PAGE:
Nineteen people joined the ANPSA Council teleconference on 14 May. Each time the time differences bring home the vastness of Australia as a country. As the member societies are autonomous bodies allowing for differences, these meetings of delegates and elected office bearers are an opportunity to share information and find common ground.
Our next meeting will be the Biennial meeting associated with the conference in Albany in September 2019. It looks to be a well attended event as at the time of the teleconference 250 registrations had been received. An important feature of the conference is the handing out of the Australian Plants Awards. This year the Award recipients are Professor Kingsley Dixon, who was nominated for the professional category by the Wildflower Society of WA, and Glenn Leiper nominated by the Native Plants Queensland for the amateur category. More extensive publicity will take place closer to the conference.
The main practical role of ANPSA is to support the Study Groups. Jane Fountain as the ANPSA Study Group coordinator provided us with a report of the current state of the Study Groups. There are currently 17 active Study Groups. Sadly the Boronia SG and the Rainforest SG have closed.
Good news is that the Goodeniaceae SG has been restarted with Royce Raleigh as the leader and Maree Goods as the newsletter editor. Their first excellent newsletter has come out. Nicole Maher is the SG liaison officer for New South Wales.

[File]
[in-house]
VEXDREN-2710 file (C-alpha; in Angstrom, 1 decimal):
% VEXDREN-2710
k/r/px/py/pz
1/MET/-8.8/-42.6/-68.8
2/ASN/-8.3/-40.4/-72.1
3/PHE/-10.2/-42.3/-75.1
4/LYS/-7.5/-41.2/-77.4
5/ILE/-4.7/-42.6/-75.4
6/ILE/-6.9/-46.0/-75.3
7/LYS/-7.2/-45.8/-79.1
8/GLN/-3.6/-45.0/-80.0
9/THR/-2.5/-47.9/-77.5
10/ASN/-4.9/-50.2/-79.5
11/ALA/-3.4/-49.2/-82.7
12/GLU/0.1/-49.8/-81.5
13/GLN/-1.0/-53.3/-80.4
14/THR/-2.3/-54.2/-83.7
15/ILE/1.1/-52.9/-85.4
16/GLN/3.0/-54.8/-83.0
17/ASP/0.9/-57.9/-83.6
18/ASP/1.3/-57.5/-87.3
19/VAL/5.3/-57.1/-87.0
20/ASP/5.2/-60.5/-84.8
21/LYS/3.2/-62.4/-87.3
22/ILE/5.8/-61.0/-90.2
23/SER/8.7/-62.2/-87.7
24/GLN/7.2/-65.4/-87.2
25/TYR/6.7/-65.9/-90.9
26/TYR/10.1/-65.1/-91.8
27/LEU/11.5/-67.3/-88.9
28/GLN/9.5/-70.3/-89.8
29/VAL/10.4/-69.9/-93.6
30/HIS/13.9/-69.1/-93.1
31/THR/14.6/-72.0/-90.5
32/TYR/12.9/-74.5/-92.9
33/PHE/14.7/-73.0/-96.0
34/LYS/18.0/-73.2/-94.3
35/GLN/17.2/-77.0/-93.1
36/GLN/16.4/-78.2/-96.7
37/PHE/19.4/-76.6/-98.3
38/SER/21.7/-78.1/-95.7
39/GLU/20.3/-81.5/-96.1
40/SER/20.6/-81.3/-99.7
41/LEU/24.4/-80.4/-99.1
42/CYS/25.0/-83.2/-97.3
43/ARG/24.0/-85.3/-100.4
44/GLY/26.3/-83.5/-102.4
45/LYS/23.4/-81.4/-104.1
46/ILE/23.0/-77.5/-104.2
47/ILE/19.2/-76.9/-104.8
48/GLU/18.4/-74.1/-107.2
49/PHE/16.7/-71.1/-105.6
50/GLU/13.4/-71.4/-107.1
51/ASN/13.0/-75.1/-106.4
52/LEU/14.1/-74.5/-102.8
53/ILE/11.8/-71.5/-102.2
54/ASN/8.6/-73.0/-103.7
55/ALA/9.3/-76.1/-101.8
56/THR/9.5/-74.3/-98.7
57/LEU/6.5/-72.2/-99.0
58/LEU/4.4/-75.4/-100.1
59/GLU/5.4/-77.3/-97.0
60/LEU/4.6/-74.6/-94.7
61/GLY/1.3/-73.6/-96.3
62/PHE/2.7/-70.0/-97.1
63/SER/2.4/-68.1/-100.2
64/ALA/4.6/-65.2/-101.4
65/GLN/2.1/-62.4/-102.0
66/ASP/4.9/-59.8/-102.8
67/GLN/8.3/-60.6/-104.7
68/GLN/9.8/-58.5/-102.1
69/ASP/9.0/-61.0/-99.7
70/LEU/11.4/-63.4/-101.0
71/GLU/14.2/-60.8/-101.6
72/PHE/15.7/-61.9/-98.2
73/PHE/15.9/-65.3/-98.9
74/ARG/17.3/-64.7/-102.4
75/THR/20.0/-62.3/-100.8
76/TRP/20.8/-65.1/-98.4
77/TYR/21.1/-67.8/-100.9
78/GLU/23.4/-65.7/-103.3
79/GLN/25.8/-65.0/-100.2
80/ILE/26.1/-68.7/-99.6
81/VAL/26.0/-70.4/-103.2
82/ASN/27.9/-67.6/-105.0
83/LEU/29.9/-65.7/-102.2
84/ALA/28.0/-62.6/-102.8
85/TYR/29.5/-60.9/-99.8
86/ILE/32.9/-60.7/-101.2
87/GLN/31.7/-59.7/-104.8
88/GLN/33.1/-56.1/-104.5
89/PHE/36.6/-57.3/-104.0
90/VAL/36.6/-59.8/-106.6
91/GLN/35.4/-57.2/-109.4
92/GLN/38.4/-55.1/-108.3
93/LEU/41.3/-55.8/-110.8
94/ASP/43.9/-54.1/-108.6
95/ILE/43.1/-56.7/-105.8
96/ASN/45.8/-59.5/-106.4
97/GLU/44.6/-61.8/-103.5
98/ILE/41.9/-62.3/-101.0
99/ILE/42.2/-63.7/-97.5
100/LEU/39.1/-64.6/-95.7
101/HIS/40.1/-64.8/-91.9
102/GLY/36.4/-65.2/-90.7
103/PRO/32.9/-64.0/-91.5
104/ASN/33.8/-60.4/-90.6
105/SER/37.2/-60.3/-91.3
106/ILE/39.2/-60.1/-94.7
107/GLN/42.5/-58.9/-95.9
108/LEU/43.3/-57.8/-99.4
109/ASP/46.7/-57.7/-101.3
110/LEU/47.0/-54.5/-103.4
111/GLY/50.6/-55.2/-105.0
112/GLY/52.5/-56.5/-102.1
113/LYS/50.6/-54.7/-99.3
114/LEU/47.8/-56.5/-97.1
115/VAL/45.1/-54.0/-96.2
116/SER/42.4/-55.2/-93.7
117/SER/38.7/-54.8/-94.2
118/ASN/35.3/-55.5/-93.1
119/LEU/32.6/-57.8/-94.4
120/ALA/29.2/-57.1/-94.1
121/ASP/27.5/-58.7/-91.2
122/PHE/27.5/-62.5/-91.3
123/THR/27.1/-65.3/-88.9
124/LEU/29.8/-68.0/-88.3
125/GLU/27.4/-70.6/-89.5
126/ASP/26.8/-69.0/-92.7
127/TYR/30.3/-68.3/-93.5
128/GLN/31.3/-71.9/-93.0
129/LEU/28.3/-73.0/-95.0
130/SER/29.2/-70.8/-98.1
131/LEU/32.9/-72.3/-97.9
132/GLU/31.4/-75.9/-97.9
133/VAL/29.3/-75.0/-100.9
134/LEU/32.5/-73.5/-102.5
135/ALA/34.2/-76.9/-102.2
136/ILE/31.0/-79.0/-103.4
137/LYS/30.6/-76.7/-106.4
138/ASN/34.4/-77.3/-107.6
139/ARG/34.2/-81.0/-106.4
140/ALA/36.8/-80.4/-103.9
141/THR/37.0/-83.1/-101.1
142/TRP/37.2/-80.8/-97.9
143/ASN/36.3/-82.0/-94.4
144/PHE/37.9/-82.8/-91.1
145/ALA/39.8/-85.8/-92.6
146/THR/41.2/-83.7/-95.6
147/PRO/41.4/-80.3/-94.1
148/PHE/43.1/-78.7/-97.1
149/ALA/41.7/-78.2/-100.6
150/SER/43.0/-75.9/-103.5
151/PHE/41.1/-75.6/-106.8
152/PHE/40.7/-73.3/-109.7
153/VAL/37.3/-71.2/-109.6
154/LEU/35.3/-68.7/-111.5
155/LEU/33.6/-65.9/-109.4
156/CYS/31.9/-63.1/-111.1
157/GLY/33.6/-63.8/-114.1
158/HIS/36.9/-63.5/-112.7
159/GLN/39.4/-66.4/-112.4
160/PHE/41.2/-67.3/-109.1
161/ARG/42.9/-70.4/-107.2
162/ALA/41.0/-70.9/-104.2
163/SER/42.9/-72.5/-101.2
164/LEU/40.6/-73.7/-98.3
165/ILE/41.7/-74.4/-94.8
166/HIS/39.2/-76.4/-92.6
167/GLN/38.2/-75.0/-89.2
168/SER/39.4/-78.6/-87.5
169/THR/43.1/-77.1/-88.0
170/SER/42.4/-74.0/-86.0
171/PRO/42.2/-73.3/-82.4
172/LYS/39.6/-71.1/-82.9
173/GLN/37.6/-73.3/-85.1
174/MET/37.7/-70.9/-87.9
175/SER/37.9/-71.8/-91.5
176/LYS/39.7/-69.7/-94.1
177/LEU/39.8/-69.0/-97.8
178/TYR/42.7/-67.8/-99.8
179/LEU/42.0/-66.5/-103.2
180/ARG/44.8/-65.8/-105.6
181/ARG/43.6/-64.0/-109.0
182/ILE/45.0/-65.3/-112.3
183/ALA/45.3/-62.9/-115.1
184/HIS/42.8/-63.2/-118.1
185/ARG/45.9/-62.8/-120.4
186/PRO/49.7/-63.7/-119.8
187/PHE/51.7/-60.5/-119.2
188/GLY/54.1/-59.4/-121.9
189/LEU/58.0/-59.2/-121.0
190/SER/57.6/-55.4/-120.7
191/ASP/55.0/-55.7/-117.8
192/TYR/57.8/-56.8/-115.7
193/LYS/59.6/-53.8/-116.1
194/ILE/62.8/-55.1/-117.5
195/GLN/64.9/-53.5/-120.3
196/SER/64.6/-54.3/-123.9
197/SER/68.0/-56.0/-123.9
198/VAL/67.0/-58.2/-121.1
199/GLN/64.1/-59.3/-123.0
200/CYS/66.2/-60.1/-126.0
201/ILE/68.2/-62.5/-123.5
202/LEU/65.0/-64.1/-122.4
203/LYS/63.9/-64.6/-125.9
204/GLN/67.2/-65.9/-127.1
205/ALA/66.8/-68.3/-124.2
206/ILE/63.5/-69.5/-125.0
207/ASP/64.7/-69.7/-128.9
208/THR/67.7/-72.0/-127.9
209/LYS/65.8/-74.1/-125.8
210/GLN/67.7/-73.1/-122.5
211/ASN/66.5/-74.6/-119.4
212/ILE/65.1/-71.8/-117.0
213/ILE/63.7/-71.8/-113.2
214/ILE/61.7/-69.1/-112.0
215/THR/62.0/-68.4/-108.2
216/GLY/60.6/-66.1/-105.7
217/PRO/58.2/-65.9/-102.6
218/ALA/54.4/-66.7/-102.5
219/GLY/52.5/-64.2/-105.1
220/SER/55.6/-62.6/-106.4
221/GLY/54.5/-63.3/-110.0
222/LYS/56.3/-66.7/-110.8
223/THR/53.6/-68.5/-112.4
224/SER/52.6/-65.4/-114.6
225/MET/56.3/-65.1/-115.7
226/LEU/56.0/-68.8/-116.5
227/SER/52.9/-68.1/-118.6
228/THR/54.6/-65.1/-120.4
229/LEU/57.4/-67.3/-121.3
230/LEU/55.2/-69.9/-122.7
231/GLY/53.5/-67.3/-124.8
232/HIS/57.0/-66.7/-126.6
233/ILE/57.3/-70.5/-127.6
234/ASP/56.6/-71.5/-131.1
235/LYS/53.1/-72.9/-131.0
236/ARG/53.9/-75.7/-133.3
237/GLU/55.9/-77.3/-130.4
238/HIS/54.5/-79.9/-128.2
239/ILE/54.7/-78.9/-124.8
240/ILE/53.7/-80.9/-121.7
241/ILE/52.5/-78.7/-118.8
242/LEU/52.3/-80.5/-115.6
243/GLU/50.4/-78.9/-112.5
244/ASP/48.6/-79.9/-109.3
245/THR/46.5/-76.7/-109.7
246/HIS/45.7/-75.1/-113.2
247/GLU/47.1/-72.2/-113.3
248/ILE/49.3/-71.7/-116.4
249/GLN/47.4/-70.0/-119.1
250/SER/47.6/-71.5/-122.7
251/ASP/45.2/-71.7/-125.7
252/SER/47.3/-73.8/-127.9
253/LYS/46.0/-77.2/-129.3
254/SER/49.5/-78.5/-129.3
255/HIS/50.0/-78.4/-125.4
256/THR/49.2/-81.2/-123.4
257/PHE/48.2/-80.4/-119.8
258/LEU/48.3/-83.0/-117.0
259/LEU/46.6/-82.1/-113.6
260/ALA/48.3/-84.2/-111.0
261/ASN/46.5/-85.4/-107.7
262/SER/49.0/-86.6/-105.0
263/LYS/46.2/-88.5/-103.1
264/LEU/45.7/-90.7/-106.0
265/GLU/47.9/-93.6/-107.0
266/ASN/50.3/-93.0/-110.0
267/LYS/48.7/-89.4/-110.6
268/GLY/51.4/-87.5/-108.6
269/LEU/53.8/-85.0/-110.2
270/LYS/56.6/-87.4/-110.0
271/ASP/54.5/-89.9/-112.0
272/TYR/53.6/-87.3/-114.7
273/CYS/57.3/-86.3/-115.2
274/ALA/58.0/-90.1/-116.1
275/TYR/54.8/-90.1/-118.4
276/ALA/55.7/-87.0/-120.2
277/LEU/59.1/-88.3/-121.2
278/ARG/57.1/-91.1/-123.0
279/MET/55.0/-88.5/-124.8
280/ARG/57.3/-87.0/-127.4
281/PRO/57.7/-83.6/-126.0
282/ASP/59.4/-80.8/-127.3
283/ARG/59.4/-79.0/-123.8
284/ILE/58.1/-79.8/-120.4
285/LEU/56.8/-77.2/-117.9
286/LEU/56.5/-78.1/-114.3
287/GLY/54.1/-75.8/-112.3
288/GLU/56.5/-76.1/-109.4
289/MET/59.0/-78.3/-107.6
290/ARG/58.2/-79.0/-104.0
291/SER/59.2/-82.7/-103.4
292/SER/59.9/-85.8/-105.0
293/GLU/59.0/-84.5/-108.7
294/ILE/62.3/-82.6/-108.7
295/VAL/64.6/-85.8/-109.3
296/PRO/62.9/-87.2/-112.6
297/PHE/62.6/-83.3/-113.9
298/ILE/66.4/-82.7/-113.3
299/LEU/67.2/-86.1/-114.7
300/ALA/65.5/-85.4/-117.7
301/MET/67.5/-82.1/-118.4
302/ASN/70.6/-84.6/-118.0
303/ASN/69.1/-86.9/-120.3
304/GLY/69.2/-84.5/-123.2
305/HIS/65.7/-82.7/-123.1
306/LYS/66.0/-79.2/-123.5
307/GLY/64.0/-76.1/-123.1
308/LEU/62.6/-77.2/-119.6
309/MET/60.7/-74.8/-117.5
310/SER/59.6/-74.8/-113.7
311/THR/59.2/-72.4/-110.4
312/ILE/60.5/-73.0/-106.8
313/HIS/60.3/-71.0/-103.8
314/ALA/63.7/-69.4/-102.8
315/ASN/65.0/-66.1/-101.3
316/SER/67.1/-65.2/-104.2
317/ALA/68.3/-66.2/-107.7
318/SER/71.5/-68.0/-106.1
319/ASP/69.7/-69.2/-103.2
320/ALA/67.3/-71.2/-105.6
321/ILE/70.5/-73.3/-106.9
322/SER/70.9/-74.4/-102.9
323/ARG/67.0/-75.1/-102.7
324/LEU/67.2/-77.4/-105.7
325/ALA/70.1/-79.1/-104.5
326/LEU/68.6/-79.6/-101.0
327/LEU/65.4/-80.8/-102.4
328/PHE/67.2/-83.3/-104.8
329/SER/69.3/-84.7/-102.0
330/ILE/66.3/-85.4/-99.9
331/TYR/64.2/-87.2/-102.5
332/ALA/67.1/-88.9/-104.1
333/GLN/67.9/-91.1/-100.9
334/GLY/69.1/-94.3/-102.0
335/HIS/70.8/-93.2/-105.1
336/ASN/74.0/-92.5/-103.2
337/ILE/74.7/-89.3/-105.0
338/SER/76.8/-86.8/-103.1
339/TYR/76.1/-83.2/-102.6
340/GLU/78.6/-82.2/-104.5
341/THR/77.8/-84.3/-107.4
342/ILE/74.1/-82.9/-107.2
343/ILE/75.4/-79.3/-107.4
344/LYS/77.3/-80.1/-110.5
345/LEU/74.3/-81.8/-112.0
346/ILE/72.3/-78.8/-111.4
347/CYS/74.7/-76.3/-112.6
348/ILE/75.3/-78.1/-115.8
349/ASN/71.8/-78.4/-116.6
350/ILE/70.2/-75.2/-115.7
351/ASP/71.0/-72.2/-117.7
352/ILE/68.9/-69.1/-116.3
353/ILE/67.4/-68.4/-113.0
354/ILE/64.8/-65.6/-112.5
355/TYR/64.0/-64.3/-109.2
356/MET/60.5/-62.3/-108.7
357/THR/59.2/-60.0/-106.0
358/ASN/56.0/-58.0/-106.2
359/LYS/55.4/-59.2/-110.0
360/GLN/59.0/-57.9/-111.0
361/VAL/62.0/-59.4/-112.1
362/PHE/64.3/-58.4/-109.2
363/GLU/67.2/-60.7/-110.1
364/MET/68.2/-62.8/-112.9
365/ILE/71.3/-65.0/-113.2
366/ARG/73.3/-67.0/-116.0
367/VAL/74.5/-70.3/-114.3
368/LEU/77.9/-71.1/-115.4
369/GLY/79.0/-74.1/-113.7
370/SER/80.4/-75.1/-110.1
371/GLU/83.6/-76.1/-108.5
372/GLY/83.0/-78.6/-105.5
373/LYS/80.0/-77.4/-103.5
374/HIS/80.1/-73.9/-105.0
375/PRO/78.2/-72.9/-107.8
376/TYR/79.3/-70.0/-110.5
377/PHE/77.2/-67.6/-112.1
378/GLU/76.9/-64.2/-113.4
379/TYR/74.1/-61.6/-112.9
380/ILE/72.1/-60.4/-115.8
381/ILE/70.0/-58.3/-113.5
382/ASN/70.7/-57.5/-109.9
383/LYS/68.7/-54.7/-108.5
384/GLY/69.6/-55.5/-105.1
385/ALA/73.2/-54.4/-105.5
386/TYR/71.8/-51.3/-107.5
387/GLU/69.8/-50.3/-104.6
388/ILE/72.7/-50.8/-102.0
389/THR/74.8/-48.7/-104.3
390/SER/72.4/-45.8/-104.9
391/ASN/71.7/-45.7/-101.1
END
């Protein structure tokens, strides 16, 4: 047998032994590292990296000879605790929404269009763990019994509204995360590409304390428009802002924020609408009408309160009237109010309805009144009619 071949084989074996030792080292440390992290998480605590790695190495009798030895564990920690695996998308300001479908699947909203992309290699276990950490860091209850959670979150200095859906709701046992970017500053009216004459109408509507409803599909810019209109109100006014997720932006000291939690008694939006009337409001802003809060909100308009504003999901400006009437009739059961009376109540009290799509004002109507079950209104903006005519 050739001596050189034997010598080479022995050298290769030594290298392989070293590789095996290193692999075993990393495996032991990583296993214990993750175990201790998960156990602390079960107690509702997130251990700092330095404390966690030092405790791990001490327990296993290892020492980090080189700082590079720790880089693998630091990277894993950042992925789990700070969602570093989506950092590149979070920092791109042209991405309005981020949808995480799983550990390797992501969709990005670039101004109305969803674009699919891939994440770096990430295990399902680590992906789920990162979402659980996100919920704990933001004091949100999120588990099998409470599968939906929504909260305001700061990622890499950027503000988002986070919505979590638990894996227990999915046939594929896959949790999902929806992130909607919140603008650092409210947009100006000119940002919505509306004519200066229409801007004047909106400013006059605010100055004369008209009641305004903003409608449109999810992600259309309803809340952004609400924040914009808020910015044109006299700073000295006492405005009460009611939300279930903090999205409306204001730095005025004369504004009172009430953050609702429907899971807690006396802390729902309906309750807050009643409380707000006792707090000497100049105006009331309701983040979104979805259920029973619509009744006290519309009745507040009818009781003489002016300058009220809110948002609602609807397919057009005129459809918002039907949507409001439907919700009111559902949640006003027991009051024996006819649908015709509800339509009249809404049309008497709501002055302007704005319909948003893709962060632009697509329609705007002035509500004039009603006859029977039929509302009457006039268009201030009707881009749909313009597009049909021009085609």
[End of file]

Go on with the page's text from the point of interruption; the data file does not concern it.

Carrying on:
ANPSA website: www.anpsa.org.au
The ANPSA website is an excellent resource of information including Study Group newsletters. Nicky Zanen, our publicity officer, has reminded us that Australian Plants was first published in December 1959 – 60 years ago. A copy of that edition is on the website.
We all appreciate the excellent work of our webmaster Brian Walters. He reports that there is now an online archive of newsletters produced by 44 current and closed Study Groups.
The online image database for the Eremophila Study Group now has over 160 Eremophila species. A dedicated website for the newly activated Goodeniaceae SG has been set up.
There is ongoing discussion on the future management of the ANPSA website as succession planning is necessary to ensure smooth continuity should Brian become unable to manage. The likely outcome eventually will be engaging a commercial firm to manage the website. At the same time it would be wonderful for someone to volunteer to work with Brian and learn the ropes. Even if a commercial firm is engaged, a person with knowledge of the society and plants will be needed to guide and instruct on the contents.
Our conservation officer Eddy Wajon has continued to lobby actively in relation to the expansion of the Jandakot airport with commercial development into a reserve. Another issue of national importance is the insidious spread of Myrtle Rust. Eddie is keeping us informed of the attempts by government authorities to develop a management plan in a nationally coordinated way.
The NSW government’s anti-environmental legislation protecting feral Brumby horses in the Australian Alps has been another issue. Chris Long, APS Victoria President, has also sent a letter to the NSW Minister for the Environment.
Eddie reported that in WA damage to roadside vegetation by local council clearing practices is continuing.
The inevitable shift to distributing journals/newsletters electronically is slowly happening. NSW delegates informed us that the NSW journal is now only available digitally to the members. Libraries get paper copies, but statutory bodies prefer digital versions.
Seeking new public officer and publicity officer for ANPSA
ANPSA public officer John Carter is stepping down from his position as he is moving out of the ACT. A new public officer who is a resident of Canberra will need to be appointed at the beginning of 2020.
We will also be looking to fill the position of the publicity officer as Nicky Zanen will be stepping down after the Albany conference. Nicky deserves recognition for her contribution over the years.
Riitta Boevink, ANPSA President